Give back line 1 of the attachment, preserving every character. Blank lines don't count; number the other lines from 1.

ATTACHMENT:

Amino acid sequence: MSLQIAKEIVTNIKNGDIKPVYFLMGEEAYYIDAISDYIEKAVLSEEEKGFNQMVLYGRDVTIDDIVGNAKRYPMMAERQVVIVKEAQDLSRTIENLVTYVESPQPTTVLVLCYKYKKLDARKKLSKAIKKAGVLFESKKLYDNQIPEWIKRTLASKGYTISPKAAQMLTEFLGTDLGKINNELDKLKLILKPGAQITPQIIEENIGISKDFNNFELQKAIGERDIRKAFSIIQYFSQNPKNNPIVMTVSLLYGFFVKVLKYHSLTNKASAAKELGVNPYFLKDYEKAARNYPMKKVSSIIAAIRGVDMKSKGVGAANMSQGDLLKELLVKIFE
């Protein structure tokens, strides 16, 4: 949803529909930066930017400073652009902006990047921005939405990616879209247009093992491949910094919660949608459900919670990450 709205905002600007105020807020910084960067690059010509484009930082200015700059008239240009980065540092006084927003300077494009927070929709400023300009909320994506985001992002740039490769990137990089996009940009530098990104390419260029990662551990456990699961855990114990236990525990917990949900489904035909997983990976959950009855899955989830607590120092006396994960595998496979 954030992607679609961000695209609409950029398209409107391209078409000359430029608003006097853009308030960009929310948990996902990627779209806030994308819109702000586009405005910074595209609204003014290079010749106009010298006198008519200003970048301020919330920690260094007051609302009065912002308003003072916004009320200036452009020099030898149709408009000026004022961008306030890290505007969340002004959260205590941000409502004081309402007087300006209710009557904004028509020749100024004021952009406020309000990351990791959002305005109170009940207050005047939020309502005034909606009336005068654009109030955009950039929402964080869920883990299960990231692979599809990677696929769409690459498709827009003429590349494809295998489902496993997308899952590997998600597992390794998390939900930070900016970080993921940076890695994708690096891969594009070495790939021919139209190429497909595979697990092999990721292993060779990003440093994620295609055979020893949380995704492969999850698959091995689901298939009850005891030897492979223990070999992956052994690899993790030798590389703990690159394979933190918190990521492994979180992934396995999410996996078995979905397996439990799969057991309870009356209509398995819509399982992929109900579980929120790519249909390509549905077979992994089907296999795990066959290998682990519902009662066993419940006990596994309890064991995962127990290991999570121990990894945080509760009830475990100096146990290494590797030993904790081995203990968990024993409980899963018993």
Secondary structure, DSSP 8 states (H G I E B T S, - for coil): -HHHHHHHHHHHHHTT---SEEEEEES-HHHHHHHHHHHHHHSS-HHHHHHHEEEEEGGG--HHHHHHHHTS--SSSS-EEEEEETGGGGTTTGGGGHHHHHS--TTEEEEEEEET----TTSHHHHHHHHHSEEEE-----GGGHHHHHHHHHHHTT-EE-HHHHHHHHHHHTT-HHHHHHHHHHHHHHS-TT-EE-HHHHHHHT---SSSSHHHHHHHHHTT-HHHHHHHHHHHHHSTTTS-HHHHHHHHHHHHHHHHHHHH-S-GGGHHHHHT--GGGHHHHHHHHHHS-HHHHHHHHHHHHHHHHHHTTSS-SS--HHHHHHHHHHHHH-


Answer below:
Amino acid sequence: MSLQIAKEIVTNIKNGDIKPVYFLMGEEAYYIDAISDYIEKAVLSEEEKGFNQMVLYGRDVTIDDIVGNAKRYPMMAERQVVIVKEAQDLSRTIENLVTYVESPQPTTVLVLCYKYKKLDARKKLSKAIKKAGVLFESKKLYDNQIPEWIKRTLASKGYTISPKAAQMLTEFLGTDLGKINNELDKLKLILKPGAQITPQIIEENIGISKDFNNFELQKAIGERDIRKAFSIIQYFSQNPKNNPIVMTVSLLYGFFVKVLKYHSLTNKASAAKELGVNPYFLKDYEKAARNYPMKKVSSIIAAIRGVDMKSKGVGAANMSQGDLLKELLVKIFE